|Publication number||US4685093 A|
|Application number||US 06/719,475|
|Publication date||Aug 4, 1987|
|Filing date||Apr 3, 1985|
|Priority date||Apr 3, 1985|
|Publication number||06719475, 719475, US 4685093 A, US 4685093A, US-A-4685093, US4685093 A, US4685093A|
|Inventors||Michael J. Gill|
|Original Assignee||Brookes & Gatehouse Limited|
|Export Citation||BiBTeX, EndNote, RefMan|
|Patent Citations (11), Non-Patent Citations (2), Referenced by (11), Classifications (6), Legal Events (8)|
|External Links: USPTO, USPTO Assignment, Espacenet|
This invention relates to a speed measurement device particularly but not exclusively for measuring the speed of a ship through the water.
A ship speed indicator has been proposed in U.S. Pat. No. 3,898,878 (Stallwood and Hartley) for measuring ship's speed by calculating the time taken for acoustic signals to travel between two projector-receiver modules, each containing a transmitter and a receiver, positioned at preselected points on the external bottom surface of the ships hull. A logic and display module located in the interior of the ship is connected between the projector-receiver modules. Measurements are made of the time taken by acoustic signals to travel from the projector of one of the modules to the receiver of the other and vice versa. From the distance between the selected points and the difference in time taken for the acoustic signals to travel in the opposed directions between the modules, the speed of the ship is derived.
For this system, the frequency of the acoustic signal projected into the water is 100 kilohertz. This frequency of propogation allows signal analysis to be conveniently performed. However, this choice of frequency has several disadvantages. Firstly, the frequency is used by conventional sonar devices and echo sounders. It also has a tendency to propogate large distances. The signals received by the respective modules are therefore prone to interference. Furthermore, in order to gain the required resolution at this frequency, a large distance required between the modules (approx. 10 meters) and, hence, the system is unsuitable for use with small ships or boats.
It is an object of the invention to provide an improved speed measurement device for use on small vessels.
It is a further object of the invention to provide an improved ship speed measurement device which is not susceptible to interference from sonar and echo sounding devices.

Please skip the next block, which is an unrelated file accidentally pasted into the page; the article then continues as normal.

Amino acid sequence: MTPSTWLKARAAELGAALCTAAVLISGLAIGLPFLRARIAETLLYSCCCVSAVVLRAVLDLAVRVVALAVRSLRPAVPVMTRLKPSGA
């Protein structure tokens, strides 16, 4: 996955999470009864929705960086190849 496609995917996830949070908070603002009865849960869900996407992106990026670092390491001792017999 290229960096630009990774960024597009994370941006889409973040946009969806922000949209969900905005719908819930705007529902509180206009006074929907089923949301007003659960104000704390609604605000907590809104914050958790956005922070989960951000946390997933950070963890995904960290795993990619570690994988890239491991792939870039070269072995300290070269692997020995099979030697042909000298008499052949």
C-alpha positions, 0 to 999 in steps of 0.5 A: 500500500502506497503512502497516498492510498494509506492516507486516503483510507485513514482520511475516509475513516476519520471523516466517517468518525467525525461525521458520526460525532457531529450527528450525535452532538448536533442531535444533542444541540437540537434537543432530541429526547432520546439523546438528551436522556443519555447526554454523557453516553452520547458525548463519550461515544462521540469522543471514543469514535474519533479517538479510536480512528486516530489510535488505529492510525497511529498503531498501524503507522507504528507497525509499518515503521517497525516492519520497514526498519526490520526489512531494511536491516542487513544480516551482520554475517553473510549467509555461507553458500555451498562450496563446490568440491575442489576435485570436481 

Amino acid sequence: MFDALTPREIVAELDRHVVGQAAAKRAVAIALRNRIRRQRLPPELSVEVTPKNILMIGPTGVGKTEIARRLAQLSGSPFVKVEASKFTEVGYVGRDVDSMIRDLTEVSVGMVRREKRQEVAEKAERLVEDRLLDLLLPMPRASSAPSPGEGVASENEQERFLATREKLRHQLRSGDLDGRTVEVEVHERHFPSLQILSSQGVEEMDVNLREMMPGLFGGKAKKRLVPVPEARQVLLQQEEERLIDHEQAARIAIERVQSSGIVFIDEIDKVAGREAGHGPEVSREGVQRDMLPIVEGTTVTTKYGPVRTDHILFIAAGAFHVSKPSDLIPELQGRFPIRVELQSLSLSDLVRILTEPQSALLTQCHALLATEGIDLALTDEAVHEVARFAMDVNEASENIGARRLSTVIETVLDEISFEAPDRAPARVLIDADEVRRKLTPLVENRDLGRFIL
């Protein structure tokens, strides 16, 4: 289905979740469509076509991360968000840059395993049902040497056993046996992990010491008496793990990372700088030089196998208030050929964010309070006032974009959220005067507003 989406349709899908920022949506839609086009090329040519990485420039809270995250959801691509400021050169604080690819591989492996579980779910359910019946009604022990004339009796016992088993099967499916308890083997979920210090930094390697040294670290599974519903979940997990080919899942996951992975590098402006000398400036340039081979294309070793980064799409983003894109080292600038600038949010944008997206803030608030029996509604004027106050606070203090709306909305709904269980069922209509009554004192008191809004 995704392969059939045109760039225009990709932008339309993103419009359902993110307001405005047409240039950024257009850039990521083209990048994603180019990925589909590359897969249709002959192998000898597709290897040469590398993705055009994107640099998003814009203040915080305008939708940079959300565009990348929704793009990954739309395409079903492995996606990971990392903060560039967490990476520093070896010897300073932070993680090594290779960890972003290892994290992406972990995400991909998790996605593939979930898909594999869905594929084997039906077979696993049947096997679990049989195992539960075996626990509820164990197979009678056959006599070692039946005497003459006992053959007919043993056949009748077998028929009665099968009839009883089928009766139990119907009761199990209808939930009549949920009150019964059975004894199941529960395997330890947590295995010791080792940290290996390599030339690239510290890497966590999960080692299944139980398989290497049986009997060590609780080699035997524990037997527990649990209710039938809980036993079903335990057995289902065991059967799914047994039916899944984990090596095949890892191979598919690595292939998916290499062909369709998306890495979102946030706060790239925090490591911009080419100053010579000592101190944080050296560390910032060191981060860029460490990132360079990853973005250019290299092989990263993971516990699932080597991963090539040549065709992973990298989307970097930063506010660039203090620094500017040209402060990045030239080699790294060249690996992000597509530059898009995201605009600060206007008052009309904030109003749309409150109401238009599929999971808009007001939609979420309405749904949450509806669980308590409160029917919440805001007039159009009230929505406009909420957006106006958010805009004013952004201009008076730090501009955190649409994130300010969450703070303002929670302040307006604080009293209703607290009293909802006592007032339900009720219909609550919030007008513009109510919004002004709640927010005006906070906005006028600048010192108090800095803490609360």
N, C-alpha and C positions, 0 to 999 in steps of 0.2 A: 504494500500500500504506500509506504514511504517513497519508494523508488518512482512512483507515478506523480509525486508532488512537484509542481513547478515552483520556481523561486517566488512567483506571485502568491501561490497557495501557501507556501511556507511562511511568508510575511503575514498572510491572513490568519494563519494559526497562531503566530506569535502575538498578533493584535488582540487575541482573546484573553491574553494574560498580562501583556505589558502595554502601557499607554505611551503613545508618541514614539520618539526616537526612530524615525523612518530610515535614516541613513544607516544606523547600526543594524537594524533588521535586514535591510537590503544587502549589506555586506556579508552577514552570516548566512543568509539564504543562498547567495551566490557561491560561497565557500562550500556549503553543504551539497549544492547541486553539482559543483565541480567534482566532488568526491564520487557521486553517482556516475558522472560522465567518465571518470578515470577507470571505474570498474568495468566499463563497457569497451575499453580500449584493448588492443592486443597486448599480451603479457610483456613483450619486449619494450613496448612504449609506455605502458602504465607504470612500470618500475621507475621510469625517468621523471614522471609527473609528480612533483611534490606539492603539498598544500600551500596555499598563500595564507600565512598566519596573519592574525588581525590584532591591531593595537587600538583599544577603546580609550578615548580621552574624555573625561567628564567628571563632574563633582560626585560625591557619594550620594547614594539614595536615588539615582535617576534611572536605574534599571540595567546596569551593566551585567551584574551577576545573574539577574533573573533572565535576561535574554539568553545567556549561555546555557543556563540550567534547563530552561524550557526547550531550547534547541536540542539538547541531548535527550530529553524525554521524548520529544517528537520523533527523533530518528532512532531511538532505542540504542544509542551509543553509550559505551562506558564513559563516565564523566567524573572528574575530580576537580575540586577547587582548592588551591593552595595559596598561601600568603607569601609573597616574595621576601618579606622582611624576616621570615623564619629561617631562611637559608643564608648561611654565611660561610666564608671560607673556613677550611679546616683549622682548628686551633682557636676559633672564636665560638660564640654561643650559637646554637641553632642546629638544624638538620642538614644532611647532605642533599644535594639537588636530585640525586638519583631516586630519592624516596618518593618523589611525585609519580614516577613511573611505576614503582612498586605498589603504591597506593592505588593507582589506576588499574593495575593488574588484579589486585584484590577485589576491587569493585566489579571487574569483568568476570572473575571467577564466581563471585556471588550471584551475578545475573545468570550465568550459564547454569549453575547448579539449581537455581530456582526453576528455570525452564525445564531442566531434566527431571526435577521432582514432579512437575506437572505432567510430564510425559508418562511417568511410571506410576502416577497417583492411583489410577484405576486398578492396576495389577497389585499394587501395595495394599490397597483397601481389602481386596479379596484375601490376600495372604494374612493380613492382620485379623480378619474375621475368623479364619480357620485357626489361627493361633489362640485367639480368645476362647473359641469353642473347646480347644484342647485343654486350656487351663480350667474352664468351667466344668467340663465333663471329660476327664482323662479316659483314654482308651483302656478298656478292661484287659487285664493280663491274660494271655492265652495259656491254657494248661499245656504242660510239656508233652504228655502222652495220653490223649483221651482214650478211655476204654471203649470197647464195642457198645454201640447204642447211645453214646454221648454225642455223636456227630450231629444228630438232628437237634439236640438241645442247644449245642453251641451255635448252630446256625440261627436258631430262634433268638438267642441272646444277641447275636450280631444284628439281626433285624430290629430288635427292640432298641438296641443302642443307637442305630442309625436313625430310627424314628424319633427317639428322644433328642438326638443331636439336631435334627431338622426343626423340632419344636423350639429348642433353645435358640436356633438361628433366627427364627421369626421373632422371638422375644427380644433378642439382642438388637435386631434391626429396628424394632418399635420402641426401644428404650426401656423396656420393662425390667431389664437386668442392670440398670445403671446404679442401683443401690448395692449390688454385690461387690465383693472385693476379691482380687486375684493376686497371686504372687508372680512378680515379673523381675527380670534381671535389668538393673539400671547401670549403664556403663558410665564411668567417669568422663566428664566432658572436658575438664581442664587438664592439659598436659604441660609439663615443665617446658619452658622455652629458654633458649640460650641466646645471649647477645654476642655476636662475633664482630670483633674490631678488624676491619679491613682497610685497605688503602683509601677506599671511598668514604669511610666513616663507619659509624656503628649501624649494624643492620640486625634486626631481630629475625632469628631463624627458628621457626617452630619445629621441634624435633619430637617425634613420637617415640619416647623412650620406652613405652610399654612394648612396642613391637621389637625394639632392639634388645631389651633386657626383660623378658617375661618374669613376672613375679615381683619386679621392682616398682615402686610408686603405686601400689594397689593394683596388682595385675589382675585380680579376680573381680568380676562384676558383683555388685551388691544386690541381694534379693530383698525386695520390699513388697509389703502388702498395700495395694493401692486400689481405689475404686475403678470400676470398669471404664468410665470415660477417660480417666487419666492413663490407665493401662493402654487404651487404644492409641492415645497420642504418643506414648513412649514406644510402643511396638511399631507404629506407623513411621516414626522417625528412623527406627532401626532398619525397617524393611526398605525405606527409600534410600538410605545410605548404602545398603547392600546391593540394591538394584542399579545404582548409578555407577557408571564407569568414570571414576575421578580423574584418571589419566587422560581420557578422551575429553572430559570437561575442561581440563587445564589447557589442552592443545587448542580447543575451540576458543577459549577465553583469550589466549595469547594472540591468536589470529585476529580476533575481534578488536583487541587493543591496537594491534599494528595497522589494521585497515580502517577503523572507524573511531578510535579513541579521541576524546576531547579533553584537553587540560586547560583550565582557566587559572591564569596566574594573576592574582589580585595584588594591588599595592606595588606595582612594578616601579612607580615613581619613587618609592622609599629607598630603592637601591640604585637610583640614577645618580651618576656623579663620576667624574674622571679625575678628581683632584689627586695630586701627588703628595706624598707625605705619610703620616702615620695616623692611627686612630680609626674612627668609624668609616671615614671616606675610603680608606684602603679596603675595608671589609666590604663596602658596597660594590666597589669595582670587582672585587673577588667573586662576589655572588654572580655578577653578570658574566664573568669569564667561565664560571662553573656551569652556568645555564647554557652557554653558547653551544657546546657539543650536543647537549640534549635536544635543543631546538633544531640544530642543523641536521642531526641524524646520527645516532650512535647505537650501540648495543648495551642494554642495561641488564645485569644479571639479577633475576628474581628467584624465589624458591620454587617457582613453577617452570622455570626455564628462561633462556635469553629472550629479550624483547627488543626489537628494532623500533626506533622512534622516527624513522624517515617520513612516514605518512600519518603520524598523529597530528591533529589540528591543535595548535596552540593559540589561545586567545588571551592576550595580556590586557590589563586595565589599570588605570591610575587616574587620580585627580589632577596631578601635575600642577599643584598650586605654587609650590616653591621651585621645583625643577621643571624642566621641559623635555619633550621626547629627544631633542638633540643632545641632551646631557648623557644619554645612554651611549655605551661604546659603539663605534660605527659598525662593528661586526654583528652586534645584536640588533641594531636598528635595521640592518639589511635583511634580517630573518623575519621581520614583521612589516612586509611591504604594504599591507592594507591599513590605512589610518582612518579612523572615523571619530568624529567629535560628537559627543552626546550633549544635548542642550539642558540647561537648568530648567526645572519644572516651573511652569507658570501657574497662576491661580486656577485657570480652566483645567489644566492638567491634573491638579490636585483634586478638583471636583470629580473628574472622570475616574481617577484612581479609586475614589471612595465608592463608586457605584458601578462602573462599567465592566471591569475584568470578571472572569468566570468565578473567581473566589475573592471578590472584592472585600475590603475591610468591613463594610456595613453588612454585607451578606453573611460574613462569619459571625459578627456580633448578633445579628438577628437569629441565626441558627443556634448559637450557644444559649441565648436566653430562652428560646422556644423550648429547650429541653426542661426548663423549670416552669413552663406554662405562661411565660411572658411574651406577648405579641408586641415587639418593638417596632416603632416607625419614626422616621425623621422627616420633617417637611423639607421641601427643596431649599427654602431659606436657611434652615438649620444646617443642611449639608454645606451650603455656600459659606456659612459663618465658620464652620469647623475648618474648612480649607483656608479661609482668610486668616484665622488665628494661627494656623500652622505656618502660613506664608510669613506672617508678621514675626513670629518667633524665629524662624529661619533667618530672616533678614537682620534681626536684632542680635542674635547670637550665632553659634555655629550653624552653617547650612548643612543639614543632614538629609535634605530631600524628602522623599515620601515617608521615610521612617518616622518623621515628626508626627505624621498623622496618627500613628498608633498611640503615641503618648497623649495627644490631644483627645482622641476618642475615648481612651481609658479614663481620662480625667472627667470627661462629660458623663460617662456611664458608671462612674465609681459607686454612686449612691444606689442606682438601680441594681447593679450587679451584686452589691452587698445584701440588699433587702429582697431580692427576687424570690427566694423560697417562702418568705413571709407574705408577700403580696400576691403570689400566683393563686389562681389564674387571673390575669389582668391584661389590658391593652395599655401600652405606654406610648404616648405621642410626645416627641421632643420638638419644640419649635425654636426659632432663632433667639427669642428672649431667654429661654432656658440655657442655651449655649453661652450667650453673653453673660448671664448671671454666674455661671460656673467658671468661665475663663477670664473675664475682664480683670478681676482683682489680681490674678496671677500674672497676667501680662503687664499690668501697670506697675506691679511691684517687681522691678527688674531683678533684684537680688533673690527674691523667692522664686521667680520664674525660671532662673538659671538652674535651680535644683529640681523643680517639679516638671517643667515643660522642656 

It is another object of the invention to provide a circuit for accurately measuring the transit times of acoustic signals.
It is a further object of the invention to provide receiver circuitry for a ship speed measurement device which takes a constant processing time for identifying signals transmitted from a first transmitter receiver to a second transmitter/receiver and vice versa.
According to the invention there is provided a speed measuring device, for measuring the speed of a marine vehicle, comprising:
first transducer means,
second transducer means,
the first and second transducer means being mountable on the marine vehicle below the waterline thereof, so as to face one another across an acoustic path substantially in the direction of motion of the vehicle.
transmitter means connected to said first and second transducer means for selecting one of the first and second transducer means and for supplying a pulse train to the selected transducer means for transmission along the acoustic path and further including means for changing the selected transducer means so as to change the direction of said transmission.
receiver means connected to said first and second transducer means for processing the pulse train received at the non-selected transducer means, the receiver means including means for identifying a predetermined pulse of said pulse train, counting means connected to the identifying means for counting a number of pulses after said predetermined pulse so as to identify a further pulse in the pulse train and outputting an arrival signal in response to identification of the further pulse.
control means connected to the transmitter means for enabling the transmitter means; and
processing means connected and responsive to the transmitter means and receiver means for processing the transit times of the pulse train in both directions between the first and second transducer means for deriving a signal indicative of the speed of the vessel.
An embodiment of the invention will now be described, by way of example, with reference to the accompanying drawings, in which:
FIG. 1 is a schematic view of the hull of a ship to which an embodiment of the invention is applied.
FIG. 2 is a block diagram showing the transmitter and receiver circuitry of the embodiment of FIG. 1.
FIGS. 3, 4 and 5 are timing diagrams showing signal characteristics at various points on the circuit of FIG. 2.
FIG. 6 shows an example of a signal processing circuit for use with the circuit of FIG. 2.
The mode of operation of the described embodiment relies on a precise measurement of the transit times of high frequency acoustic pulses between two transmitters spaced substantially in the direction of travel of a boat or ship.
With reference to FIG. 1, transducers T1, T2 which act both as transmitters and receivers are shown, mounted on the hull of a ship 10 in mountings 20, 30 which are shaped and positioned so that the transducers are spaced from one another across an acoustically quiet transmission path of length L, for example between the forefoot of the hull and the leading edge of the keel.